Getting a good night’s sleep is one of the most important things you can do to stay happy and healthy in the backcountry. Coming from someone who finally found her groove after years of sleepless nights outside, I’ve compiled eight hacks to set you up for dreamier rests under the stars.
Are You Warm Enough?
The most common reason people have trouble sleeping outdoors is they aren’t retaining enough heat throughout the night. There are many contributing factors behind this, including having the appropriate gear and clothing and managing basic needs like eating enough for dinner. If you’re the kind of person who always feels chilly while camping, try these first four hacks.
Hack #1: The Magic Water Bottle
This is my go-to method for heating up at night. A “magic water bottle” is a water bottle (the Nalgene brand is great) filled with boiling water and placed inside your sleeping bag for you to cuddle with throughout the night. Boil extra water after dinner, carefully fill your bottle (without burning yourself!) and voila: an instant space heater. Extra points if you add a teabag so you can have luke-warm tea to drink for breakfast. Be sure that your bottle is BPA free and that it doesn’t leak before you throw it into your sleeping bag… because no one wants a soggy sleeping bag.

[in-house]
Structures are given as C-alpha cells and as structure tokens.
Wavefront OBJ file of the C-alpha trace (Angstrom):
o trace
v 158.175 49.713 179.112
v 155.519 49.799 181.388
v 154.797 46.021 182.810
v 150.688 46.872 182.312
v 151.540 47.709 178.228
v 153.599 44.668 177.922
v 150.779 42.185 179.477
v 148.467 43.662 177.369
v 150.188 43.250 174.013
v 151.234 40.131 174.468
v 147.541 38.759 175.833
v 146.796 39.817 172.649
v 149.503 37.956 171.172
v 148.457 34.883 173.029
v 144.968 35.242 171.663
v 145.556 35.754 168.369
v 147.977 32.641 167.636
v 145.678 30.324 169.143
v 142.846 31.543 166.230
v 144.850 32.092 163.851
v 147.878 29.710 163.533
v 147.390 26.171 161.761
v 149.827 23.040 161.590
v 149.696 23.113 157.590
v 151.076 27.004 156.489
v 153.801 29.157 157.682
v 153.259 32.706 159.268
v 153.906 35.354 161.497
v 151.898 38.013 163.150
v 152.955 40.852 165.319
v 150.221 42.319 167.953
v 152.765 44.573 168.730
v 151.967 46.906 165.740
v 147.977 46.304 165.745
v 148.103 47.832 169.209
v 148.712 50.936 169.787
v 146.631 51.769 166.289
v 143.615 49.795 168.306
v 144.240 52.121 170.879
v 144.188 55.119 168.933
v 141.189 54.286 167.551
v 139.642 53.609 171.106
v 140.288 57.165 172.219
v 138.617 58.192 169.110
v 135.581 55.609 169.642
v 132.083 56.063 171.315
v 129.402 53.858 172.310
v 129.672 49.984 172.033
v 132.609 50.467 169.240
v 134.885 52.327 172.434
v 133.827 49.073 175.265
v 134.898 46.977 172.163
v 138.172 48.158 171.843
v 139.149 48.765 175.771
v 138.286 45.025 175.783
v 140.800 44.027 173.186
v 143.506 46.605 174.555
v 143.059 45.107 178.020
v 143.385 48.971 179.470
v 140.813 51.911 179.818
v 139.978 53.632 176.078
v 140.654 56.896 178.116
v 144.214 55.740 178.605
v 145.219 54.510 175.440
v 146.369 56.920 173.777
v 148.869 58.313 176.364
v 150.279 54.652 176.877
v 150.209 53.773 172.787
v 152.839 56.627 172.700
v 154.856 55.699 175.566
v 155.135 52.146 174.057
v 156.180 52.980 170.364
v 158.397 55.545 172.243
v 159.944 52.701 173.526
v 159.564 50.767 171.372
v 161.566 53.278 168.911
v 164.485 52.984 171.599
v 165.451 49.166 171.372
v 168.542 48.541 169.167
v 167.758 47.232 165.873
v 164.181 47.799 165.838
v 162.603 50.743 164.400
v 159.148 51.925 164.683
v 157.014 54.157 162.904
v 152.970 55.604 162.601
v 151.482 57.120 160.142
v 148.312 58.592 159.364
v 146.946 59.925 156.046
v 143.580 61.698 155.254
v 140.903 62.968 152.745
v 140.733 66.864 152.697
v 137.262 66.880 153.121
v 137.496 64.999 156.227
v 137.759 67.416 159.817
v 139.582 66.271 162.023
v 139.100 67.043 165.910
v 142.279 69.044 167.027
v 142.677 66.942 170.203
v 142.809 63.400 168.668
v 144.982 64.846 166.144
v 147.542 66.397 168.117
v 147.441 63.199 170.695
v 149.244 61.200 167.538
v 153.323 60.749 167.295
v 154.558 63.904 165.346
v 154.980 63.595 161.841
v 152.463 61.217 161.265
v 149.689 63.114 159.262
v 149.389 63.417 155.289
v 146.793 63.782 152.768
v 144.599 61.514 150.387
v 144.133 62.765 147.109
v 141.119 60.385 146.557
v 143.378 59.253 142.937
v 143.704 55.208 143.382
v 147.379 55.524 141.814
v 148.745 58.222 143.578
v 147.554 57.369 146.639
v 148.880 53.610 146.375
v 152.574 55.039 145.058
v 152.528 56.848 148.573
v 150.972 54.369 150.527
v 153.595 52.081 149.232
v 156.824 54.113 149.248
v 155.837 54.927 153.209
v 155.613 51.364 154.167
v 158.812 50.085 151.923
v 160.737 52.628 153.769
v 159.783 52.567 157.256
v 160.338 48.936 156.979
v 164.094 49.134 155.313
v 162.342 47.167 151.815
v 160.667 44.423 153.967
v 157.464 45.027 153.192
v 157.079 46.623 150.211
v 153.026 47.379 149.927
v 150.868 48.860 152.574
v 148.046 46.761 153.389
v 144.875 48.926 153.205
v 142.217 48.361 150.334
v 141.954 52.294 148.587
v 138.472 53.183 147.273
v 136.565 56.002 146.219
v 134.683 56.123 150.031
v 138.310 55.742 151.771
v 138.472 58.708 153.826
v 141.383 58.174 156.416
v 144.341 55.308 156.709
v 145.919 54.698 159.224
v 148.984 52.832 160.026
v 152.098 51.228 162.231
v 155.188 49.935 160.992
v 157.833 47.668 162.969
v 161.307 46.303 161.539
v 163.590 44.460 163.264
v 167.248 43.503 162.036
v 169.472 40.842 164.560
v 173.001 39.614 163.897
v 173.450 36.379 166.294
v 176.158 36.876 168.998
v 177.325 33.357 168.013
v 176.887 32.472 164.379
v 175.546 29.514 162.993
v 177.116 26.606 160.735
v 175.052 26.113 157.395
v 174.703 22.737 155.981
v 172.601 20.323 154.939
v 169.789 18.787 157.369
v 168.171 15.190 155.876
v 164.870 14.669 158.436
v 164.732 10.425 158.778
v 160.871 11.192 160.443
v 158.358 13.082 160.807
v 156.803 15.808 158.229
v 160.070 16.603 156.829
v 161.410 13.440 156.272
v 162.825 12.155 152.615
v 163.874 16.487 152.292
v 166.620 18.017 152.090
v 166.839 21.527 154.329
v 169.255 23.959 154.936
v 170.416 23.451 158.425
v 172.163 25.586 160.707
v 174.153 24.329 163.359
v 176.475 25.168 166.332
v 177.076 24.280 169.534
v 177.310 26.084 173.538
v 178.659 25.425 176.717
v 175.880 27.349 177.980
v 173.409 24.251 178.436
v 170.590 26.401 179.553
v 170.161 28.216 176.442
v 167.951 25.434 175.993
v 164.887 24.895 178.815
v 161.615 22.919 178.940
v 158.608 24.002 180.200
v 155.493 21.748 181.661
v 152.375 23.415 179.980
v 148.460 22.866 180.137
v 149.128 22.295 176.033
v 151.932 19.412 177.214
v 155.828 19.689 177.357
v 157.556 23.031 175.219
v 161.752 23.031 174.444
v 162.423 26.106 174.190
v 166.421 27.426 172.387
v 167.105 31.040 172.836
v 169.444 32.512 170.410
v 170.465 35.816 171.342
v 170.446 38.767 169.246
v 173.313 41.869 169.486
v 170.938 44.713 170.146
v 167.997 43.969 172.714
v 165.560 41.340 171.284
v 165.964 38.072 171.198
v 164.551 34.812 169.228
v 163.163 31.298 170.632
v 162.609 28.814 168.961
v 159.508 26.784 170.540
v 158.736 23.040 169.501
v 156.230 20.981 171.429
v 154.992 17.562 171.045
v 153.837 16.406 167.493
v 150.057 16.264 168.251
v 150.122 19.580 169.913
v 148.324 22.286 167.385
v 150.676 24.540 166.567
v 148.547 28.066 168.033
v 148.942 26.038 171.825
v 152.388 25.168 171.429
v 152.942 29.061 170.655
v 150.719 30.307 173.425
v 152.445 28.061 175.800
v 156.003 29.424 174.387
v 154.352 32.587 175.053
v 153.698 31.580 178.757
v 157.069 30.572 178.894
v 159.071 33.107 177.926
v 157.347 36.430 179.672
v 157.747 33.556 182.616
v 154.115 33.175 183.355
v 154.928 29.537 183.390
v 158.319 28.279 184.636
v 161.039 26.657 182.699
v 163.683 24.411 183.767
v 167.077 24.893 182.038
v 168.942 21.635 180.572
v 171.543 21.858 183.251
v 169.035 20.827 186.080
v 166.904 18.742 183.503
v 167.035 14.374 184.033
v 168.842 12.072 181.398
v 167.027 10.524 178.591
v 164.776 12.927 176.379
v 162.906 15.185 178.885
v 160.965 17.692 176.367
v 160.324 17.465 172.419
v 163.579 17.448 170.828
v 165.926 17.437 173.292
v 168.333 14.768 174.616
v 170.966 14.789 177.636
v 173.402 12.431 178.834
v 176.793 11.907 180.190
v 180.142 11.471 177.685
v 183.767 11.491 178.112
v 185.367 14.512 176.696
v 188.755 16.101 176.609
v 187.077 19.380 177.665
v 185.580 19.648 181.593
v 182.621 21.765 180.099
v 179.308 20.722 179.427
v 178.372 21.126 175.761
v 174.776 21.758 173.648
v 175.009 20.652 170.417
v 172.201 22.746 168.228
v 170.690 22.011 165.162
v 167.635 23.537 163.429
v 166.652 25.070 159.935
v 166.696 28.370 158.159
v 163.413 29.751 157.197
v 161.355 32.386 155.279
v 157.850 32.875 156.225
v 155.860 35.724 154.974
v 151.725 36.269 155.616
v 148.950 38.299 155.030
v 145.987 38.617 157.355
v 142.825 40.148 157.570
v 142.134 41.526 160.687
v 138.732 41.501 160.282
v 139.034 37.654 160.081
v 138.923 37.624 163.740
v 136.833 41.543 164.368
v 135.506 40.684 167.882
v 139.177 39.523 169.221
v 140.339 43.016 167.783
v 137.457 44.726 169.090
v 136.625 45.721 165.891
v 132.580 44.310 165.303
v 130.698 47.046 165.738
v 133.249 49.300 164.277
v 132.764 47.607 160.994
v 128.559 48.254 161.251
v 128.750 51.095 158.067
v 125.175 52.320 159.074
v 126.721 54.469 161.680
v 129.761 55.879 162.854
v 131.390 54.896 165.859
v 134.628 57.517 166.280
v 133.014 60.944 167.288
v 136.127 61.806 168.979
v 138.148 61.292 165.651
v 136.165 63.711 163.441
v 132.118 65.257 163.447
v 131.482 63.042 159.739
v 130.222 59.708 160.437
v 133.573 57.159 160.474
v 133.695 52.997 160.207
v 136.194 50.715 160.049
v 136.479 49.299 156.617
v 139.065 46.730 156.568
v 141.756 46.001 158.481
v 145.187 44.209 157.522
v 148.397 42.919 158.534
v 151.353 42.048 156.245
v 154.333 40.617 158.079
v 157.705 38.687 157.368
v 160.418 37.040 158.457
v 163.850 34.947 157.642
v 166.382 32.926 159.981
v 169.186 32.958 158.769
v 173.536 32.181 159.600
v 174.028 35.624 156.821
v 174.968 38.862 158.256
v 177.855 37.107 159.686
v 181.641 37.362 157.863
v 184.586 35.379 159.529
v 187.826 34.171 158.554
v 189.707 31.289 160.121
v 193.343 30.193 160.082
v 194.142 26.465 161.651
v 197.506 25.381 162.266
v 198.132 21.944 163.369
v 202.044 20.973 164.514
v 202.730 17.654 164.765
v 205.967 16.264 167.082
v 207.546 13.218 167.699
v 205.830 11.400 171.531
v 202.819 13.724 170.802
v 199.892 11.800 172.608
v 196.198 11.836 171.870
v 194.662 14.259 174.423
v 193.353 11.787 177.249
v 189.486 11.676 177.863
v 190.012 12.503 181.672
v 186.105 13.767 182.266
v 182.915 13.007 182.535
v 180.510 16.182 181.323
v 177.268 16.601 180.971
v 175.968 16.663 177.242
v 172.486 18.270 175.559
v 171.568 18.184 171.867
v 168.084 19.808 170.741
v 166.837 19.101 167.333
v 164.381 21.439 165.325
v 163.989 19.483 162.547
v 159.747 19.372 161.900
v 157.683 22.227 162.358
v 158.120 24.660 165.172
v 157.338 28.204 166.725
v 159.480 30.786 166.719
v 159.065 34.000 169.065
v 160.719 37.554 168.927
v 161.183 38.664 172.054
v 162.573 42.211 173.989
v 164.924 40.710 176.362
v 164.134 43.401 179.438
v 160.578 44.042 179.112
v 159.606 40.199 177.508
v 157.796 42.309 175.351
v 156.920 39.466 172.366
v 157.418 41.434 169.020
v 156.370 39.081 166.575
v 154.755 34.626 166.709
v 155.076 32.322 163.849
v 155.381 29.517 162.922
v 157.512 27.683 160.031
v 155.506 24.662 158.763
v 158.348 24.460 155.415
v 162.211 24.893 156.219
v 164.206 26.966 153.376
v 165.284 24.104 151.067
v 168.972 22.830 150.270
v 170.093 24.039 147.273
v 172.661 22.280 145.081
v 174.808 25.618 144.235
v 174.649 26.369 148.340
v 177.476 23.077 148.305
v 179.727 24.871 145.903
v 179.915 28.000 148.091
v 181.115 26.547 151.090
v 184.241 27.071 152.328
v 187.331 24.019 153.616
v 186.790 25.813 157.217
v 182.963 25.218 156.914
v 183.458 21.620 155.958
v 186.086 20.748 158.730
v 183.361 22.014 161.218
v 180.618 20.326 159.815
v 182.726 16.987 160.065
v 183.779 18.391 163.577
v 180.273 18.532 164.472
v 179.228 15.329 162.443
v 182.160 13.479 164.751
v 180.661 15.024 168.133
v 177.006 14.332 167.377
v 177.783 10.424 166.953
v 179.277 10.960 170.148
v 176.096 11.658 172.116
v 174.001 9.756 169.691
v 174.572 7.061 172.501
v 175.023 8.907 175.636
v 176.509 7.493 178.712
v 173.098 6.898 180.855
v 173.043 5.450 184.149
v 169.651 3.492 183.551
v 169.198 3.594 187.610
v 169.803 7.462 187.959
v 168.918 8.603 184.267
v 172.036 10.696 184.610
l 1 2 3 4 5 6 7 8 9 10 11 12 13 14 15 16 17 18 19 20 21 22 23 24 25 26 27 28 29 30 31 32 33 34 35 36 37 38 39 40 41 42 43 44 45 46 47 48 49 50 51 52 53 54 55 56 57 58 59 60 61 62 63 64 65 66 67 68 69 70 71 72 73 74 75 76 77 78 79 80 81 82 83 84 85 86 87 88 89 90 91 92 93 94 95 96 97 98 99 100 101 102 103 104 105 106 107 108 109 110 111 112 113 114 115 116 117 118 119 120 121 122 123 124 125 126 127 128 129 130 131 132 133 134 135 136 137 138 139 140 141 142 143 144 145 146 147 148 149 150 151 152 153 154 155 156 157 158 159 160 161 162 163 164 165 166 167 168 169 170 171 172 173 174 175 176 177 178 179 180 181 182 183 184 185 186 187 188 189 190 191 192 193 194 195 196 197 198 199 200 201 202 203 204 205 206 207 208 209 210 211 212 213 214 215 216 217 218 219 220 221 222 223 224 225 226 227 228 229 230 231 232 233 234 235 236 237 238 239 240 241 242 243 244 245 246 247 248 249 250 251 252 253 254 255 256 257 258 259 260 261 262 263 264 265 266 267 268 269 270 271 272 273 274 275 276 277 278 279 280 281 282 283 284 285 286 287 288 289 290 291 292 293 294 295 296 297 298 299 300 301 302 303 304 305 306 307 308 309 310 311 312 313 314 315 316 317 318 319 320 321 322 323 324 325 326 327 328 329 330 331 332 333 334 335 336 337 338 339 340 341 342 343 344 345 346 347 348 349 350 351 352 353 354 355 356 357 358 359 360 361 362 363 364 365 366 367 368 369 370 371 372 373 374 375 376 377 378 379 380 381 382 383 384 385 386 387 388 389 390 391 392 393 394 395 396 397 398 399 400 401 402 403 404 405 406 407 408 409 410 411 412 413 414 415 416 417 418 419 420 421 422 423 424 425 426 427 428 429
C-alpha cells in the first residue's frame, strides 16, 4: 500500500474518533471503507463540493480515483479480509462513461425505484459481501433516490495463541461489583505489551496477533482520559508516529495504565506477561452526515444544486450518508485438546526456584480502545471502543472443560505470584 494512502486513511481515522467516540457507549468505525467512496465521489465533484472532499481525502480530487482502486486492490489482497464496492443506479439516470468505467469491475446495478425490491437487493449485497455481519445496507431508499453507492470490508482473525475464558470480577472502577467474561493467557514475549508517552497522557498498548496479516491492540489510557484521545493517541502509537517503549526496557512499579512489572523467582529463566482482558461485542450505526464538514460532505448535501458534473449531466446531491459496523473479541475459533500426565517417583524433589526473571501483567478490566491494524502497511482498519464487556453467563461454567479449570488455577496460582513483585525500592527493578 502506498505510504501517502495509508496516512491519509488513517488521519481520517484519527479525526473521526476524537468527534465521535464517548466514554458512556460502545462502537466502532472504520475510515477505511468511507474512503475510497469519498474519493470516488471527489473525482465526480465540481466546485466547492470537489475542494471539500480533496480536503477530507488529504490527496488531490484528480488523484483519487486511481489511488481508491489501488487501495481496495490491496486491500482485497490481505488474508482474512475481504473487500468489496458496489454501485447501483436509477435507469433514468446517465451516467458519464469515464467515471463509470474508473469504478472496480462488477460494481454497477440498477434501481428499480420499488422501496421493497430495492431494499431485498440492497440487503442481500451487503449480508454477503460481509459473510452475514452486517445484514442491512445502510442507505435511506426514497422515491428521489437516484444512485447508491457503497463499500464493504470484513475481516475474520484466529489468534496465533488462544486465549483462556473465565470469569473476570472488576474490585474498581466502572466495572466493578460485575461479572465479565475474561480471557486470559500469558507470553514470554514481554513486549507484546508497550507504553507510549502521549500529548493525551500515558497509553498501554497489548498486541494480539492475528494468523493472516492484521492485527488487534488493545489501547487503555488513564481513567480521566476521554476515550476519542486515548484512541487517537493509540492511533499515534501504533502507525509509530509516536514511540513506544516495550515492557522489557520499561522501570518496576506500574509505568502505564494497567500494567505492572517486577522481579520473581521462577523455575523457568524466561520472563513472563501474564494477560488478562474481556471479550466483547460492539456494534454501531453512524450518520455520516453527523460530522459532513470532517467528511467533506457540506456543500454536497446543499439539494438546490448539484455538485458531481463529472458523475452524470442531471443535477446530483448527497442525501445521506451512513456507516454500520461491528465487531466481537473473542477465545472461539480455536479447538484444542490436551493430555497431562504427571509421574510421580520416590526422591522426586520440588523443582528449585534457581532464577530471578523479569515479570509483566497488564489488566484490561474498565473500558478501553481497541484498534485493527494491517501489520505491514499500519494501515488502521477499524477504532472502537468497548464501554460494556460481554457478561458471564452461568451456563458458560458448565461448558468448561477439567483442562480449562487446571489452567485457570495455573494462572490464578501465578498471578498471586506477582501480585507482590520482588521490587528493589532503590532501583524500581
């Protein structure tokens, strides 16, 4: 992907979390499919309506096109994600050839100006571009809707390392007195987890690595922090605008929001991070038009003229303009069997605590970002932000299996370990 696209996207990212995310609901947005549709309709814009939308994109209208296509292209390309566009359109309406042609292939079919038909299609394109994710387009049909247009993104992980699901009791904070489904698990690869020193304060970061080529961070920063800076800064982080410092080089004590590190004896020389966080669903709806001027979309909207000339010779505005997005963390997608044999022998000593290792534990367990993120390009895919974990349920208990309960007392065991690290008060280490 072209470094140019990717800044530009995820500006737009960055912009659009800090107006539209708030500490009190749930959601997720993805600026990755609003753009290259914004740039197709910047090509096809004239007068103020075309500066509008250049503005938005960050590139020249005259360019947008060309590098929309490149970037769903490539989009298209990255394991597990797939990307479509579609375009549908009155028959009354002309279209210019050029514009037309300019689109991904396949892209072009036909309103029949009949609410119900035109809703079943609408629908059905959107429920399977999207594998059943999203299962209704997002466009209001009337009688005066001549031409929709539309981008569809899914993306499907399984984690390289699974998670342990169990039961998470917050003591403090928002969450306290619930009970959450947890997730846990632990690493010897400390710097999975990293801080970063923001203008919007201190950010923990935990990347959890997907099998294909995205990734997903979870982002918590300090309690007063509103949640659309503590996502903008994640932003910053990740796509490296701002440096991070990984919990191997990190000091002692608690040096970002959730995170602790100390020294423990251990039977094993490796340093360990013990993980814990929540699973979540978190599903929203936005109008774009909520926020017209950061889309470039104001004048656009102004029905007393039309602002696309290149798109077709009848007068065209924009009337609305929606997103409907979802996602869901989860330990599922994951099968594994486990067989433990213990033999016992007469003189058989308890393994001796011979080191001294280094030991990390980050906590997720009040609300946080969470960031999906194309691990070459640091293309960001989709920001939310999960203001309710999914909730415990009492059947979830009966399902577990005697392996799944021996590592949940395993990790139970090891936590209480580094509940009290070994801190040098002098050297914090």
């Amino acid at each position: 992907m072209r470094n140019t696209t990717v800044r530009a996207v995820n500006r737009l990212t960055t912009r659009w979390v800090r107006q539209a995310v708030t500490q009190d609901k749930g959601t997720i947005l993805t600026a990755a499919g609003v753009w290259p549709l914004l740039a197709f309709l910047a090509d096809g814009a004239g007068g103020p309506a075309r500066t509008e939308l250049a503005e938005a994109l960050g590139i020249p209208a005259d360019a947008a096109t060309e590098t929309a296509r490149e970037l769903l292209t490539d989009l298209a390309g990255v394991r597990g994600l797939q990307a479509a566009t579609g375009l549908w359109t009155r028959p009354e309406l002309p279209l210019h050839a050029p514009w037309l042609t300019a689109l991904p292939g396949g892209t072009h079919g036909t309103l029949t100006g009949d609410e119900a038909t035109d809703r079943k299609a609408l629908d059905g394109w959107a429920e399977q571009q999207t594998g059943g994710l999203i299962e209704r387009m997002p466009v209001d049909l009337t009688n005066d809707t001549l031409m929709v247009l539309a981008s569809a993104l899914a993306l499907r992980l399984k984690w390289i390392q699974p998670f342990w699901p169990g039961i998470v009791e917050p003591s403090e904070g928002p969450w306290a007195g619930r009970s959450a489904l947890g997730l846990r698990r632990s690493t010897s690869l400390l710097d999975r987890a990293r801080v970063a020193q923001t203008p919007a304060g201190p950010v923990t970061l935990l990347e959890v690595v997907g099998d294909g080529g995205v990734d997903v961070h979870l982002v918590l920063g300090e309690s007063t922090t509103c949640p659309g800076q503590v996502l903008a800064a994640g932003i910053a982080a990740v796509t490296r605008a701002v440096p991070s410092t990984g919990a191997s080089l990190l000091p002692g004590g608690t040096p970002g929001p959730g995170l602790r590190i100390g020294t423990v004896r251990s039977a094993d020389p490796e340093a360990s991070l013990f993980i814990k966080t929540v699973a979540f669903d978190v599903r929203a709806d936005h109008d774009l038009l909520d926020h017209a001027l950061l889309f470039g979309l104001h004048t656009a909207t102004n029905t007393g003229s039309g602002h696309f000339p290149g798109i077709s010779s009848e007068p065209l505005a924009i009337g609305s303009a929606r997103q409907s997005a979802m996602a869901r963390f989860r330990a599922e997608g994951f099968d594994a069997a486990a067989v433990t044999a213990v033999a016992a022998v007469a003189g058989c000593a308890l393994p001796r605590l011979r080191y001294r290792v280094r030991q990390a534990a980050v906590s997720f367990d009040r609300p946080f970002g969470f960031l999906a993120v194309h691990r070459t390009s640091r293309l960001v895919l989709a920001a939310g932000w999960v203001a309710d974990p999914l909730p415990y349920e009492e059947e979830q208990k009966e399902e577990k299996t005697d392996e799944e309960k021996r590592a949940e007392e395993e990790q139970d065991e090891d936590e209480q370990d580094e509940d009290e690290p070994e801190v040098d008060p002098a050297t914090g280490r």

Hack #2: Do 20 Sit-Ups
It may feel like the last thing you want to do after a long day of exertion, but I guarantee it works. It’s simple: do 20 sit-ups right when you’re ready to go to sleep. This will jumpstart your metabolism and increase blood flow so that you can drift away in a fluffy, pre-heated cocoon. It’s important to do this while inside your sleeping bag so that all the precious heat you create from exercising gets retained and circulated inside.
Hack #3: Eat A Full Dinner
Without the proper nutrients, your body won’t be able to produce heat, let alone properly repair itself after a long day of hard work. Eating hot, nutrient-filled meals, preferably with lots of proteins, carbohydrates and fats, is quite possibly the best thing you can do to set yourself up for success in the backcountry. A good meal at the end of the day not only improves your body’s performance, but it boosts morale. A happy camper is a fed camper!
Hack #4: Don’t Hesitate, Urinate!
Stay hydrated and pee often. It’s simple enough, but when you have to pee at 3 am and the last thing you want to do is leave your cozy tent, you’ll be faced with the ultimate challenge of will-power. Your body expels energy to keep the urine in your bladder warm—which is energy you could be using to heat other more important parts of your body. If you’re bold enough to leave your tent and brave the elements for the two minutes it takes to pee, I guarantee you’ll return to your sleeping bag and finally be able to relax into a deep slumber.
Are You Comfortable?
Just because you’re in the backcountry doesn’t mean you need to skimp on luxury. By luxury, I mean being innovative with what you have to make your sleep system perfect for you. My advice? Use what you already have to level up your sleeping experience.
Hack #5: Build Your Dream Mattress